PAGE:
I did a very long process of street casting for the brother and sister, the child, and also for the part of Umay, actually. It’s been quite a mixture of conventional casting processes – national, but also in Turkey, in Switzerland, in France, in Austria – combined with an extensive street casting process that went over one and a half years.
That’s correct. I wanted to work, especially with the young people, with people we had not seen before. I was interested in finding new faces, and in finding people with no acting experience and bringing them together with people who would bring a lot of acting experience to the table. I had a very heterogeneous ensemble in mind, and that worked out really well.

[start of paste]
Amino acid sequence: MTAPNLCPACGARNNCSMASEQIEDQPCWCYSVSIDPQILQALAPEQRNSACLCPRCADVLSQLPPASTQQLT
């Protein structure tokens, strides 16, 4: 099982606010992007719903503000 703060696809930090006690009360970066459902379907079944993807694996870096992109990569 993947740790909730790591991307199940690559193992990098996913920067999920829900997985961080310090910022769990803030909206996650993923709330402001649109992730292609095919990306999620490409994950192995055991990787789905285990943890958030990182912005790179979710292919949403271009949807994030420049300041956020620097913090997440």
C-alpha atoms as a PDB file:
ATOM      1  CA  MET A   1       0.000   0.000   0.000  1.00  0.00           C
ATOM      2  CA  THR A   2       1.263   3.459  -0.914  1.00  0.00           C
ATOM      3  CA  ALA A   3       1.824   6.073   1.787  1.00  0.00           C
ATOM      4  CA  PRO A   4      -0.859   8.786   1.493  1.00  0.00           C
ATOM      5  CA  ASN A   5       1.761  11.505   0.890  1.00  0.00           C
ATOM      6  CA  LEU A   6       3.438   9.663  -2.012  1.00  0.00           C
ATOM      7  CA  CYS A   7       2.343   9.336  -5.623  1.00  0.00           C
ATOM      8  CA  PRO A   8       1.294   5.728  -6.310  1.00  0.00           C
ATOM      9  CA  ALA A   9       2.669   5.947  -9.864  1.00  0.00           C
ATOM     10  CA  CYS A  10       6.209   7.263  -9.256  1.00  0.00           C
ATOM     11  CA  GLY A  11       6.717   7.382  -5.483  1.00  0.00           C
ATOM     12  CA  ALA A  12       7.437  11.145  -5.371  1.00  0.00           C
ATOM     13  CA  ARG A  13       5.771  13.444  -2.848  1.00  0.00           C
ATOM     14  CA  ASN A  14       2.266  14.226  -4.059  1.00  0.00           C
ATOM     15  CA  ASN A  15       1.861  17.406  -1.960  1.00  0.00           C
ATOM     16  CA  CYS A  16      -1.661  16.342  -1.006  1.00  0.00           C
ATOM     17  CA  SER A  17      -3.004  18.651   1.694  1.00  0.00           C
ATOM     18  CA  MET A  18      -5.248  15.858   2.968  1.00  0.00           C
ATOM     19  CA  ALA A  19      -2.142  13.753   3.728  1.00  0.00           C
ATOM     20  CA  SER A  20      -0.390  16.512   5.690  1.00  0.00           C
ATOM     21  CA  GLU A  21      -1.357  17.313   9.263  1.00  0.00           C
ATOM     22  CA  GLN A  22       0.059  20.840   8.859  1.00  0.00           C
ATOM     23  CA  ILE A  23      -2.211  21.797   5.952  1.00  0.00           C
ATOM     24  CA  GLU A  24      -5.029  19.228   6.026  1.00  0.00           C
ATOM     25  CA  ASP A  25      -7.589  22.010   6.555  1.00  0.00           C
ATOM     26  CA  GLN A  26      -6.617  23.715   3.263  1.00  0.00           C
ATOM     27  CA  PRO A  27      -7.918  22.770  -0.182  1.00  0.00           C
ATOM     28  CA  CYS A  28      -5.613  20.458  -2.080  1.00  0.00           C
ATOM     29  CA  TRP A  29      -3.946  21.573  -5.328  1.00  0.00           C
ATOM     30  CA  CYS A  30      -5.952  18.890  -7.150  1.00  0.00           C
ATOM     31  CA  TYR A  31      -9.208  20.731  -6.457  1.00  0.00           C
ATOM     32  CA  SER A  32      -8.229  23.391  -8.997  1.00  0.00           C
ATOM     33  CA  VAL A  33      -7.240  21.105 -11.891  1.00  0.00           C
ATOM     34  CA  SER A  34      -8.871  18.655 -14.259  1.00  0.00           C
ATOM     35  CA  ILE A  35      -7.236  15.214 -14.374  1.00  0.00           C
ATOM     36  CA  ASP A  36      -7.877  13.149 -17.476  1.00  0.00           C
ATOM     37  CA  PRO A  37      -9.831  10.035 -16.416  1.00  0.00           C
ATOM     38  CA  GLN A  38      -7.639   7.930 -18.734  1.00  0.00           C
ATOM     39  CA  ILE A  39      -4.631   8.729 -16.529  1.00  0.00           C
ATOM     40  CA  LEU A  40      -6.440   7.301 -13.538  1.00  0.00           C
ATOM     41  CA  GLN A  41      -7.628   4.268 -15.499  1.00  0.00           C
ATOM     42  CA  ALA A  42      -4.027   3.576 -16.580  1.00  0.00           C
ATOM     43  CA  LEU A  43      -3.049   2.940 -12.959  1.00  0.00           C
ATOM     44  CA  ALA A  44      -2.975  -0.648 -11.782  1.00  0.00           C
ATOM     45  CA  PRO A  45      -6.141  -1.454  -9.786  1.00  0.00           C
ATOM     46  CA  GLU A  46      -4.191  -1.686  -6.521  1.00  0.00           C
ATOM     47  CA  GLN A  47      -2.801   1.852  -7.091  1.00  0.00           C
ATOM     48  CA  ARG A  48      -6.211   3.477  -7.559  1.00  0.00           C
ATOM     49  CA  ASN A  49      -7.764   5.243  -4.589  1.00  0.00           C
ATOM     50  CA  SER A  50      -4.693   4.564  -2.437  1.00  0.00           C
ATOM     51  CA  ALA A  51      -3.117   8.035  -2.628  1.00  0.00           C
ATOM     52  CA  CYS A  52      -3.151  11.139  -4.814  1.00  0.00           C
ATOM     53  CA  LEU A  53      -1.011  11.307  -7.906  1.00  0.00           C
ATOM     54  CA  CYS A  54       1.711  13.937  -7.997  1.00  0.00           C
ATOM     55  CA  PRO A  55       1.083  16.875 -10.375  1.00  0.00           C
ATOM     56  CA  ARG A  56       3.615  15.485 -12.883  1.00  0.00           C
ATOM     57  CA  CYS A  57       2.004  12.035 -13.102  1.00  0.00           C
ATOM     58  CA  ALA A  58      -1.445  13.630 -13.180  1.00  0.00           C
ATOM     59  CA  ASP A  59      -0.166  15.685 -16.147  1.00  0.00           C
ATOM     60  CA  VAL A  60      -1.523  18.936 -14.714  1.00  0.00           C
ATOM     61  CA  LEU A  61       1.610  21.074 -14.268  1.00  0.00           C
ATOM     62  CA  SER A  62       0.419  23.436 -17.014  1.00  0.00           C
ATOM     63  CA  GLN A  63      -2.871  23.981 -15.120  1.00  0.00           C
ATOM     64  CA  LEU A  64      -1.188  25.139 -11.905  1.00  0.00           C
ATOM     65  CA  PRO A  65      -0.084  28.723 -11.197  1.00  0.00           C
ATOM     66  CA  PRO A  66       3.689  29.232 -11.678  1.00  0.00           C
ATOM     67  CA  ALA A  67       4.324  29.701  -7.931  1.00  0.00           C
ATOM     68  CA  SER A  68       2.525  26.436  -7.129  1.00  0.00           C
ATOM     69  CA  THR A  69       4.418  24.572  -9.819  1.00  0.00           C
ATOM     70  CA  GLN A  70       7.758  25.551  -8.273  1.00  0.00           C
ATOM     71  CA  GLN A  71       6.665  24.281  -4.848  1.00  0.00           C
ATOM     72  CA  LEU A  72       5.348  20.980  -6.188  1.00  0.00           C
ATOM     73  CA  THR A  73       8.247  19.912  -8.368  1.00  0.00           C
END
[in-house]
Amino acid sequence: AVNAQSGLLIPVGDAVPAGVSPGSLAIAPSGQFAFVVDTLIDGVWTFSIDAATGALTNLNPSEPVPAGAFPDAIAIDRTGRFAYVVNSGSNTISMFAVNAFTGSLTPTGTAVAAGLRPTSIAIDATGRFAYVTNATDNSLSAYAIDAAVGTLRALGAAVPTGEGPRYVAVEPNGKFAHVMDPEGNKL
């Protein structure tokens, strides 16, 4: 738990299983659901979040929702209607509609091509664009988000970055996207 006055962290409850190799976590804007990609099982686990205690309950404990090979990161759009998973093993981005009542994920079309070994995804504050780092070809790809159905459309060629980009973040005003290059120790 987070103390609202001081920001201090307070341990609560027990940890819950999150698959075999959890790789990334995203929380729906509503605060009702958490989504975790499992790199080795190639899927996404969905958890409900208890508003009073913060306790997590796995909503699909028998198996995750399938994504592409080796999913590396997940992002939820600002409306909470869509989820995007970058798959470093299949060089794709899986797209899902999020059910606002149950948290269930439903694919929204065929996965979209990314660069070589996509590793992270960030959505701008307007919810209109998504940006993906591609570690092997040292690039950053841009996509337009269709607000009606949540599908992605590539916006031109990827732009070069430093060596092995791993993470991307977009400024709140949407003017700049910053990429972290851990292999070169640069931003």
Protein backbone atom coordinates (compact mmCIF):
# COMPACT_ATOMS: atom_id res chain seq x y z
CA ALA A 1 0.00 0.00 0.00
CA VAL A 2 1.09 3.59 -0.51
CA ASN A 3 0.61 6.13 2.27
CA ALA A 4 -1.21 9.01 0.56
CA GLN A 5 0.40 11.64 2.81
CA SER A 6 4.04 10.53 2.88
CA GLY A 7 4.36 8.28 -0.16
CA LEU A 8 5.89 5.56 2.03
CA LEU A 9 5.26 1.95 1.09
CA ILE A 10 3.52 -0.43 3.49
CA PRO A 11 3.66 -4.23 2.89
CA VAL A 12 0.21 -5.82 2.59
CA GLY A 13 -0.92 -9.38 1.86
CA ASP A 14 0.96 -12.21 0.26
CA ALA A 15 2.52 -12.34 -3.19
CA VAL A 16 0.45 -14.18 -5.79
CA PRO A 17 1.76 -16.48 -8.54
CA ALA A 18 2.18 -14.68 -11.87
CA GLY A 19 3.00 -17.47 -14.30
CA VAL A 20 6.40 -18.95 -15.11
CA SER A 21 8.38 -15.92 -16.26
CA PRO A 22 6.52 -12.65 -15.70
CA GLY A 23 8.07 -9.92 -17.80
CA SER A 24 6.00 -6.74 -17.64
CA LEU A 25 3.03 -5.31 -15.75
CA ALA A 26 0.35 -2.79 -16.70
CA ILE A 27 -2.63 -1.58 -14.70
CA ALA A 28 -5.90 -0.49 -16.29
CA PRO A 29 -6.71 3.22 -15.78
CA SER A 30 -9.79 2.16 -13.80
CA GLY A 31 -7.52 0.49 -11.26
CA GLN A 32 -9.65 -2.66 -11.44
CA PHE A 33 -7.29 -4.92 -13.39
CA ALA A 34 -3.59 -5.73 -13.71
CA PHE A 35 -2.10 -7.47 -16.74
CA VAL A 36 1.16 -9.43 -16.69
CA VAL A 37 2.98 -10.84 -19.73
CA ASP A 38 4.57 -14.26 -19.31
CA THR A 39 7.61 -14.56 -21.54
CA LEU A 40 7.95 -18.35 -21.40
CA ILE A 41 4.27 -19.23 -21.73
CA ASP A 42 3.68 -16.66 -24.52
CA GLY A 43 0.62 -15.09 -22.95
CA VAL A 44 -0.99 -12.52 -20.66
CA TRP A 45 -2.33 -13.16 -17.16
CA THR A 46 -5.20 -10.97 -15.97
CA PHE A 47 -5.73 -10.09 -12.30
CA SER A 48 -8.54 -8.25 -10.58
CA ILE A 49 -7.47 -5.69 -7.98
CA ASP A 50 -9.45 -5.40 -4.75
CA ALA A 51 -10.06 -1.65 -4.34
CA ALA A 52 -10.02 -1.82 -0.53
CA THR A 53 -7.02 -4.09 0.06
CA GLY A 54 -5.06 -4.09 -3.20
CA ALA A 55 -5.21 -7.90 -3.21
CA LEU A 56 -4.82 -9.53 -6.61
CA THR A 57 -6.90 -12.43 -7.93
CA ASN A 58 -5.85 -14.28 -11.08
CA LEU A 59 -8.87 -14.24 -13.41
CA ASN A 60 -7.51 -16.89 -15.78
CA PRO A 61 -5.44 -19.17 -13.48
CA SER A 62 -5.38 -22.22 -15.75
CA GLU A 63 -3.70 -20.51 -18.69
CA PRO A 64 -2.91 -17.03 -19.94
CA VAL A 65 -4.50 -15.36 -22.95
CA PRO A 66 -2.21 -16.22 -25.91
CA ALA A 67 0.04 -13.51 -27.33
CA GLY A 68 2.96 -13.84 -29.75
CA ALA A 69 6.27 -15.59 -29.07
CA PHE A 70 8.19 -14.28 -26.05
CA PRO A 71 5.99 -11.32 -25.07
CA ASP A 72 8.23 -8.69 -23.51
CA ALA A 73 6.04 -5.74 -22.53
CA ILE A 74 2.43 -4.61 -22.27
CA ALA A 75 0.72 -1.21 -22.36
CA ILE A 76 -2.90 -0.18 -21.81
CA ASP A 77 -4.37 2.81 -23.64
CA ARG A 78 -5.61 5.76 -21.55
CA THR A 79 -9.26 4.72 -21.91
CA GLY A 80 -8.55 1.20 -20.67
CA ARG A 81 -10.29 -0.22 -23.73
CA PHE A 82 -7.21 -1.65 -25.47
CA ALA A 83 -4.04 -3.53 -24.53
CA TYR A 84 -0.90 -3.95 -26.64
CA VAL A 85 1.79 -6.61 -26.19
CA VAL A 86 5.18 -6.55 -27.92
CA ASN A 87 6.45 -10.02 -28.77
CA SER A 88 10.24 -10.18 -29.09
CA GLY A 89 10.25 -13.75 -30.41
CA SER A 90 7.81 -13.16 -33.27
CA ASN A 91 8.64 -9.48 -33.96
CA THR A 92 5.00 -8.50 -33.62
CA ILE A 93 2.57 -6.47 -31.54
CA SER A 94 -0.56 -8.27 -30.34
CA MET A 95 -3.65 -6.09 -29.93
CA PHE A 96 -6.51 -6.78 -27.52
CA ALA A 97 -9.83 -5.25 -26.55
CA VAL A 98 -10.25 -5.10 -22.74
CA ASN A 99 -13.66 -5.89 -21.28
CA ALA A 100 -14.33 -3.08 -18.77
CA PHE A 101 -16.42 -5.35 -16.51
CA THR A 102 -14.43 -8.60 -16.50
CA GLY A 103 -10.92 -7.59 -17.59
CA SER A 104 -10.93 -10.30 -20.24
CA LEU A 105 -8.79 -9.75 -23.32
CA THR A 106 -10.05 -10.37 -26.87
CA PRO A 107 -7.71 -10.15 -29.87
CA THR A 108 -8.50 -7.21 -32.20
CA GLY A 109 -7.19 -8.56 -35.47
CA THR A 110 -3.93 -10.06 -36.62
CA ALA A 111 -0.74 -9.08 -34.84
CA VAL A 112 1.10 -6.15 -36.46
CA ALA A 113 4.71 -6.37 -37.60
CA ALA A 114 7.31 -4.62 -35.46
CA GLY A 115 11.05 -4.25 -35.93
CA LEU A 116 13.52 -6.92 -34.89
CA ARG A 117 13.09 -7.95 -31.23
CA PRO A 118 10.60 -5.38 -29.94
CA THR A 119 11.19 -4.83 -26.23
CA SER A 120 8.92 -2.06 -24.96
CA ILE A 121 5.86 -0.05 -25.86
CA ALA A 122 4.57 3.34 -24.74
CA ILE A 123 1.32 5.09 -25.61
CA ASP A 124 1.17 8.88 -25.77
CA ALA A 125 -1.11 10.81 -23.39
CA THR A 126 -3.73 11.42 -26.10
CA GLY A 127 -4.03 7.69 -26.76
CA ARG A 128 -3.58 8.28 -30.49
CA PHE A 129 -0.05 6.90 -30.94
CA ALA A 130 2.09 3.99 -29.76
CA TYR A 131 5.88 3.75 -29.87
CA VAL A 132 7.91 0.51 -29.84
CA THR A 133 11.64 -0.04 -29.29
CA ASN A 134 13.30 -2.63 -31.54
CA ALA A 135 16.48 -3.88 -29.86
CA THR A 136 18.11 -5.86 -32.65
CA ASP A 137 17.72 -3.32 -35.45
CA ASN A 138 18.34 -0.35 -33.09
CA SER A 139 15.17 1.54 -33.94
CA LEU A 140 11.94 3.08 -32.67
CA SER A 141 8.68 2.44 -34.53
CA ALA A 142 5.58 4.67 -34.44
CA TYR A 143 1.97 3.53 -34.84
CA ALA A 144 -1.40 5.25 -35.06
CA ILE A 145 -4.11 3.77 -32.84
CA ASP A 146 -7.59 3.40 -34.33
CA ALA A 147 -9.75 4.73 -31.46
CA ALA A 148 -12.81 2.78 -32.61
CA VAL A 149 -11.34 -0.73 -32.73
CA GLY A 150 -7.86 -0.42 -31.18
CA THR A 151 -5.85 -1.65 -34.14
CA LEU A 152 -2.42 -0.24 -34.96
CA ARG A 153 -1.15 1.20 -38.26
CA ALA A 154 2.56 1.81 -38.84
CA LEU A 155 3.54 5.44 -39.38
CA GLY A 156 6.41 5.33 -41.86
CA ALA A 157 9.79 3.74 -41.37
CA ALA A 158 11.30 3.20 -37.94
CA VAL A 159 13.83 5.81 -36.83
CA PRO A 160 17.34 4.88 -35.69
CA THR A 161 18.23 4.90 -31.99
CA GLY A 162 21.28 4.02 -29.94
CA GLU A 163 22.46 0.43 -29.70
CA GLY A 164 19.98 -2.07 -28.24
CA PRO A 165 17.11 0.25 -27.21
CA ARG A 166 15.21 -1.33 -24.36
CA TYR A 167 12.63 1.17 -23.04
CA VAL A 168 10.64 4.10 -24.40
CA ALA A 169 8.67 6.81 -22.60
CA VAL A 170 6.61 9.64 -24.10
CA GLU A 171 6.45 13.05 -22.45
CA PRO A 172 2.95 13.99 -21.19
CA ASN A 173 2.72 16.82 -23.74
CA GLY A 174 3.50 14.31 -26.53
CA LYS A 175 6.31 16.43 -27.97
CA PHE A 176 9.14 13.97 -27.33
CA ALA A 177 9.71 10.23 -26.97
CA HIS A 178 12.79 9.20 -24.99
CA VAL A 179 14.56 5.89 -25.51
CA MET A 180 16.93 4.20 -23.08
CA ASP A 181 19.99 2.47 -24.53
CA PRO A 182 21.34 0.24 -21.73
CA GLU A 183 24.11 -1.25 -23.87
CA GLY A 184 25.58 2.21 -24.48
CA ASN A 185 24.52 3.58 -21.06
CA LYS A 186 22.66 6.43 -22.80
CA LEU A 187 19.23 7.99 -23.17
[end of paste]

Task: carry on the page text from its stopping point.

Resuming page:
We really invested a lot of time and effort in casting on the street. We had tons of people working on this – I had more than 2,000 people being interviewed. And actually I just asked them small questions and looked them in the eye, and then I narrowed that down. Gradually we went to a more conventional casting process. I had quite a big group of young people I did a [acting] workshop with over a period of time – meeting a couple of times a week and working with them based on my [acting] technique. And [then] we narrowed that group down again. With those [people] I eventually had in a very small group, I worked for four months in order to let them be a family. Even if you don’t have scenes on screen together, I thought it was very important if I’m portraying a family that it’s people here who really know each other.